Washington Independent Review of Books: Keigo Higashino’s Newcomer

The first thing heard about Newcomer, Keigo Higashino’s newest book in translation, was about it being a novel in stories—right up my alley, of course. I was pleased to have the chance to review it for the Washington Independent Review of Books—and even more pleased to find the book itself delightful!

Here’s an excerpt from my review:

Each section of Newcomer — nine in all — is a self-contained story, with its own conflicts, its own resolution, and its own focus character, the latter loosely identified in each story’s title: “The Girl at the Rice Cracker Shop,” “The Apprentice at the Japanese Restaurant,” “The Clock Shop’s Dog,” and so on.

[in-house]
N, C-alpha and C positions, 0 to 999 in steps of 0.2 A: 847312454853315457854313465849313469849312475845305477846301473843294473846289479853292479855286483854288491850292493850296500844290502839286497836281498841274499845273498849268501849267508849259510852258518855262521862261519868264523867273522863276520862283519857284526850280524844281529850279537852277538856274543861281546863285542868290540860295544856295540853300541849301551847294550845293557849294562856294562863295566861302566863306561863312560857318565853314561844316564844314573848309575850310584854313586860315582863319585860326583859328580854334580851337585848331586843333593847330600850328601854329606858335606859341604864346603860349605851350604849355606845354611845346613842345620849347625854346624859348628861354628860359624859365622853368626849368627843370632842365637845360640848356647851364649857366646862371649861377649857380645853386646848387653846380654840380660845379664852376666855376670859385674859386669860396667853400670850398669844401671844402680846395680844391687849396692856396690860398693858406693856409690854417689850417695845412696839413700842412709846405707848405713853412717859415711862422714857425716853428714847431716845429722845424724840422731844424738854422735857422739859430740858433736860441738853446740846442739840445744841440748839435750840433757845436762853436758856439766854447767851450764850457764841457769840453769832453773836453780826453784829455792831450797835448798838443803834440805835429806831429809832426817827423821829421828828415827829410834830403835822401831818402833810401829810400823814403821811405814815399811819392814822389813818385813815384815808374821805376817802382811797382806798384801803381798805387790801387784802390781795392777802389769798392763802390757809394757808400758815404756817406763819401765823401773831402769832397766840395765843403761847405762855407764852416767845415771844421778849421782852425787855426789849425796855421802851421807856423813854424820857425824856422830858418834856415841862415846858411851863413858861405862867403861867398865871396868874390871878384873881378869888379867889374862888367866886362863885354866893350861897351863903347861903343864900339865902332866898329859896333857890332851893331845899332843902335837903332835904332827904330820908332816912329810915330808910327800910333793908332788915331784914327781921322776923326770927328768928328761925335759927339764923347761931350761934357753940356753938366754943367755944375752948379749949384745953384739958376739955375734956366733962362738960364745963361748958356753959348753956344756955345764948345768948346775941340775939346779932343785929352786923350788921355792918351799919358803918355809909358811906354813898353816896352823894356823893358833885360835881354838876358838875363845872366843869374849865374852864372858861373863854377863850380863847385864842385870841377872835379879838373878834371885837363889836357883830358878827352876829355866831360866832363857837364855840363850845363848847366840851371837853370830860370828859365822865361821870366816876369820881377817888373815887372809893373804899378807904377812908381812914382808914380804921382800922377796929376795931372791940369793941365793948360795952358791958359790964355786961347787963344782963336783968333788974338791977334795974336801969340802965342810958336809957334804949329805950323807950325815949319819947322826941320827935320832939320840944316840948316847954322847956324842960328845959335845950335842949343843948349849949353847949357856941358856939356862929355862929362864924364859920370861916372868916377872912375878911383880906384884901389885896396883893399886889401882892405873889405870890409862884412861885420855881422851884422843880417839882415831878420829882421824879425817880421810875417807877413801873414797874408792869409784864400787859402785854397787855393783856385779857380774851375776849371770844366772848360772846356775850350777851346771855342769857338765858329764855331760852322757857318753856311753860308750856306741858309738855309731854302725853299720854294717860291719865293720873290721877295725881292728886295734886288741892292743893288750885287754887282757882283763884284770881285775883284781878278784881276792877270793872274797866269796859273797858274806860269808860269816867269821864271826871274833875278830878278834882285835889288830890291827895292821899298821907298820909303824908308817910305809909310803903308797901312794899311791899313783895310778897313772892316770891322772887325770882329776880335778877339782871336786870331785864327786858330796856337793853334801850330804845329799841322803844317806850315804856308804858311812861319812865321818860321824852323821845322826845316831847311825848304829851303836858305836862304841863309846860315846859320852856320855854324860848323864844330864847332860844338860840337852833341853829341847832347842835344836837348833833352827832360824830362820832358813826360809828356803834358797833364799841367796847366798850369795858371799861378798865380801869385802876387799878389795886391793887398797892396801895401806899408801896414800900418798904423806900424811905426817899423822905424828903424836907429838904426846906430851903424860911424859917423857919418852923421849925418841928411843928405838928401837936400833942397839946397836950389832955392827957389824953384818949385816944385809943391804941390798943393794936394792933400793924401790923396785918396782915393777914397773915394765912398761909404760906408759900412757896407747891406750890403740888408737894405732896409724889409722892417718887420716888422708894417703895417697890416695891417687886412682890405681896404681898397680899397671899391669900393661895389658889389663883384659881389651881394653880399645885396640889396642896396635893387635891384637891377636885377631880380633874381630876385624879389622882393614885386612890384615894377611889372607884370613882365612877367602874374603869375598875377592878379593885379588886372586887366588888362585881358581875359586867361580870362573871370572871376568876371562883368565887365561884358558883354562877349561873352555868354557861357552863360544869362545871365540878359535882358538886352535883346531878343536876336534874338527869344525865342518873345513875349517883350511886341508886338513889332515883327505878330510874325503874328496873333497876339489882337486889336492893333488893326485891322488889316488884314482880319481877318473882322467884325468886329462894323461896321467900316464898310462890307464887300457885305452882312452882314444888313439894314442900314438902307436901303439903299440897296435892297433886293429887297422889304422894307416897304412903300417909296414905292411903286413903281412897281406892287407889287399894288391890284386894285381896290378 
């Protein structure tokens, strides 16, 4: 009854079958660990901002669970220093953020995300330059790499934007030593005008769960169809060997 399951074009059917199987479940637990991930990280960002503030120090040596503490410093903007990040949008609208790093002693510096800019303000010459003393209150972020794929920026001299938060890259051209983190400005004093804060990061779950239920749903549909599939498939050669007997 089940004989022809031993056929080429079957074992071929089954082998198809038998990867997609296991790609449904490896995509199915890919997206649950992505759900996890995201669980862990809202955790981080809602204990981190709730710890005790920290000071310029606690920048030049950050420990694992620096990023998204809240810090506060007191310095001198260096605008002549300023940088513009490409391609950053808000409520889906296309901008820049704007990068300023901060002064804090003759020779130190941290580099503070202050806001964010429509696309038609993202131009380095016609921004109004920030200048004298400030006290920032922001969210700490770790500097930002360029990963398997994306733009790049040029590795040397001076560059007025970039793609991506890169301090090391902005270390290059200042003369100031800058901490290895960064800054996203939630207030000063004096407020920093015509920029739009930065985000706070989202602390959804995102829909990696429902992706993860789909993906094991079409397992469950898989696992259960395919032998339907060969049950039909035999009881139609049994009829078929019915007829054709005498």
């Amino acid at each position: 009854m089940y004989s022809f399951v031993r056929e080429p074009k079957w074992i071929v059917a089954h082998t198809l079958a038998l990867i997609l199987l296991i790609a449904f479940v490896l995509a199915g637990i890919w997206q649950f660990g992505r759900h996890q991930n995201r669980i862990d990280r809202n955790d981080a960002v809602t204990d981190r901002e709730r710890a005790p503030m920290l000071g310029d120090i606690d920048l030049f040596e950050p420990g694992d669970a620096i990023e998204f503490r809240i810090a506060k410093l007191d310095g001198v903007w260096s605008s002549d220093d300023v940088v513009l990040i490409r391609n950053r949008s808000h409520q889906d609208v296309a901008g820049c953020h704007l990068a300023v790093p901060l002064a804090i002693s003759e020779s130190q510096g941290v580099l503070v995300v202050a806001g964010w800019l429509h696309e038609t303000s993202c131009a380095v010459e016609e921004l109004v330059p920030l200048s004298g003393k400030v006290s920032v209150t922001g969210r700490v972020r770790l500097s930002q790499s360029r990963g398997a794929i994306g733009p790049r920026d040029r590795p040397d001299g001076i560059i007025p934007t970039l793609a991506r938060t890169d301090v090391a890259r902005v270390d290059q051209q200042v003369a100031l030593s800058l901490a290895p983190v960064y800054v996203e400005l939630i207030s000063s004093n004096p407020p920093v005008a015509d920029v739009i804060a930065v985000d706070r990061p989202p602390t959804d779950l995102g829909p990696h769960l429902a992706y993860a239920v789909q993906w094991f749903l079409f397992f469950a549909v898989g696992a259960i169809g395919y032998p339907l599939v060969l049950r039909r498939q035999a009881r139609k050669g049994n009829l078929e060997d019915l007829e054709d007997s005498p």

To the author’s great credit, the individual tales stand strong one after another, and the accumulating storyline gains momentum and weight in the process. Structure and character ultimately intertwine nicely with Kaga as the supporting person who connects each tale — searching for Mineko Mitsui’s murderer but solving other, smaller mysteries along the way, funny, seemingly throwaway questions: Who spiked a snack cake with wasabi? Why would someone buy an extra pair of scissors when the ones they have work just fine?

In solving these little side puzzles, however, Kaga also helps to resolve personal dramas and dilemmas….

Read the full review here.